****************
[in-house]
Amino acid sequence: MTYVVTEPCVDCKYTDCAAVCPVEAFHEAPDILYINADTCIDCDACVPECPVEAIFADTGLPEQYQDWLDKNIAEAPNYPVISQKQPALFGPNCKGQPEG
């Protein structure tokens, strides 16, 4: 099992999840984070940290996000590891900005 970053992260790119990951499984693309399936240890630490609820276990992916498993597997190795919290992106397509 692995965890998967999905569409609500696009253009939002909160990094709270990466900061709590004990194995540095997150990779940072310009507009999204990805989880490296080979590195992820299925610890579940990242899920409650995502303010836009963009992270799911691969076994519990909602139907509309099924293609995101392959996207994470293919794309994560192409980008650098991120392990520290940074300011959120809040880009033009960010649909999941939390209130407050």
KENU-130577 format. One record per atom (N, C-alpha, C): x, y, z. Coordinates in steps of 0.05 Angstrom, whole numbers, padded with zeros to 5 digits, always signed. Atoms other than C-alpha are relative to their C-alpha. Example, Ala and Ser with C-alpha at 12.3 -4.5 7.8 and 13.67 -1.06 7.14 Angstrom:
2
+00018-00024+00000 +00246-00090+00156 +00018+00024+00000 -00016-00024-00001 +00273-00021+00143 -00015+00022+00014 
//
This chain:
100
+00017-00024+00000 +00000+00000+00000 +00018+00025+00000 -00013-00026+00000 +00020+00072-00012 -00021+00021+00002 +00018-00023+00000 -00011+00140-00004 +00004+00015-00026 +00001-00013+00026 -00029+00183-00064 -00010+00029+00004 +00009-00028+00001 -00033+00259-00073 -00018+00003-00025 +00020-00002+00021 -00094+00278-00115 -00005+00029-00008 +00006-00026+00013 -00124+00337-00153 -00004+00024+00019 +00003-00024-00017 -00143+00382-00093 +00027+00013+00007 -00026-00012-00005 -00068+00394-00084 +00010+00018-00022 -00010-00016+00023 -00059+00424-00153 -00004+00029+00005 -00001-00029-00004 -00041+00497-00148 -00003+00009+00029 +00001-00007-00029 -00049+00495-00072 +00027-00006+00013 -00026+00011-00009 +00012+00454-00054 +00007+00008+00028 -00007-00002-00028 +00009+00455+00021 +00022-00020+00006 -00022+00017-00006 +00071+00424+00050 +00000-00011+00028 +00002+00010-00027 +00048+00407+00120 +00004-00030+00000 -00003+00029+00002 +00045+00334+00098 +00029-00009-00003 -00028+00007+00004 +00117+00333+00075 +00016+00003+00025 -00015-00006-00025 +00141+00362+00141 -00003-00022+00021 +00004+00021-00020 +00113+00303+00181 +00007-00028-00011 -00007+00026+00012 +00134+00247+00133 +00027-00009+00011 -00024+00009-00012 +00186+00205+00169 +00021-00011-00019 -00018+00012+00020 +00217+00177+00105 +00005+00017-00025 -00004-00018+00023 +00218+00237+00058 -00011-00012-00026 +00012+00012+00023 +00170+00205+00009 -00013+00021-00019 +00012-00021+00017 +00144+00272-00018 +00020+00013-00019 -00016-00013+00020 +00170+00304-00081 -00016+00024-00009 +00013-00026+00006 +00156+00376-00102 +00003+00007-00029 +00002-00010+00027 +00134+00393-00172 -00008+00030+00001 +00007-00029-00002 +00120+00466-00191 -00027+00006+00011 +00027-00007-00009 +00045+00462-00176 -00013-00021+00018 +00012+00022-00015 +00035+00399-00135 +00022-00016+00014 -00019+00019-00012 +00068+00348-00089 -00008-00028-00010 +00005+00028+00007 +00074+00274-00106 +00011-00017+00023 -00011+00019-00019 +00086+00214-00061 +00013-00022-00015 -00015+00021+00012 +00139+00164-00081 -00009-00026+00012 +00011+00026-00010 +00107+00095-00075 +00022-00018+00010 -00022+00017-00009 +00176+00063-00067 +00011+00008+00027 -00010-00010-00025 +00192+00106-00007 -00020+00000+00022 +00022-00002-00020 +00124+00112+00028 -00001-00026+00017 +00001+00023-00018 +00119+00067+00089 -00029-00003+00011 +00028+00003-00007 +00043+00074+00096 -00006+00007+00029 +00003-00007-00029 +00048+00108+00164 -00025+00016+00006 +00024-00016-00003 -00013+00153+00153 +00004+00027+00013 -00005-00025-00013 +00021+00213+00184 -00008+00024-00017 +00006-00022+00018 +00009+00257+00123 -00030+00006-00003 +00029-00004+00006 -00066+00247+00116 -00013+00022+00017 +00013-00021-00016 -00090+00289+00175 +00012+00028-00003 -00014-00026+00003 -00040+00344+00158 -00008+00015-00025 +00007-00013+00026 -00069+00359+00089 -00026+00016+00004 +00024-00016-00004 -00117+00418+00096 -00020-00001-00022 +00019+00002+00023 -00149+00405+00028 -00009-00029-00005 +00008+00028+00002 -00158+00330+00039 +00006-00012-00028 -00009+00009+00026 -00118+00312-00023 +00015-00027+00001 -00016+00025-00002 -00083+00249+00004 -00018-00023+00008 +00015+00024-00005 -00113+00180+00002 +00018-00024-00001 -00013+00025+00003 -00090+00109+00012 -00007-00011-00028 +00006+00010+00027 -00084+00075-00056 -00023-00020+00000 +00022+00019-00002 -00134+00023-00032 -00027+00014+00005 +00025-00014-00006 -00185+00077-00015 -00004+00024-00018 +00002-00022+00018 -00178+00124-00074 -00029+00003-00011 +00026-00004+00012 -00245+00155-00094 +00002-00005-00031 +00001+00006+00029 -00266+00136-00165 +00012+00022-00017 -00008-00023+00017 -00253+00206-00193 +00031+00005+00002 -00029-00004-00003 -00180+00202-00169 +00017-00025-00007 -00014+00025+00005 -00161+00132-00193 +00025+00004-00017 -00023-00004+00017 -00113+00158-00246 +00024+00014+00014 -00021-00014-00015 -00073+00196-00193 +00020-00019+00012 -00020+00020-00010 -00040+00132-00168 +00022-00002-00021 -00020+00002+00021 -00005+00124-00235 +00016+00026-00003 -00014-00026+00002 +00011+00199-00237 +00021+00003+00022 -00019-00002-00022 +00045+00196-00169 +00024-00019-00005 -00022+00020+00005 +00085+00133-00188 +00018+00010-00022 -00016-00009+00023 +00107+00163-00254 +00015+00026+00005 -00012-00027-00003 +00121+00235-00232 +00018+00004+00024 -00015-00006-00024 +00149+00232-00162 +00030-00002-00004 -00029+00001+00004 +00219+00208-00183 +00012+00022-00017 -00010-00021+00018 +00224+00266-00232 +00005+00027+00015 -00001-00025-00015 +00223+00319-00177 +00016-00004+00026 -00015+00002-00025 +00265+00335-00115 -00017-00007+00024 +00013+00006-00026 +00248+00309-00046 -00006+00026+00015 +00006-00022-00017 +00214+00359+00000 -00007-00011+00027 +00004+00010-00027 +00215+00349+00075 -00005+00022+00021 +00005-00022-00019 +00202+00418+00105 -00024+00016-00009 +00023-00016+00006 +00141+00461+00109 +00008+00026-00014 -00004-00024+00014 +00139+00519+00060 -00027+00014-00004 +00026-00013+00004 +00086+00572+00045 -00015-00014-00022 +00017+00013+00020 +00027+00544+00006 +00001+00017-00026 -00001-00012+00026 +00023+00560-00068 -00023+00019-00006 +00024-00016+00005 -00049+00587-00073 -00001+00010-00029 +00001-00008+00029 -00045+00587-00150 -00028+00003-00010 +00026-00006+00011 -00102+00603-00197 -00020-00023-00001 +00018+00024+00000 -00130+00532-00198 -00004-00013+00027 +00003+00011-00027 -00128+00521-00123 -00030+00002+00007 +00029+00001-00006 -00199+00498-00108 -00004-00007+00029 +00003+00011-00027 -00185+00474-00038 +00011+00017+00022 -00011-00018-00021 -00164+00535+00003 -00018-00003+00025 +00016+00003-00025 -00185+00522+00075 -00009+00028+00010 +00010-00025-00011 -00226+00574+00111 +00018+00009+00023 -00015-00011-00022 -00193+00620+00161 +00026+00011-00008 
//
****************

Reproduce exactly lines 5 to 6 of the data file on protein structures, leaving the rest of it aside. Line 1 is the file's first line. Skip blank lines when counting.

2
+00018-00024+00000 +00246-00090+00156 +00018+00024+00000 -00016-00024-00001 +00273-00021+00143 -00015+00022+00014 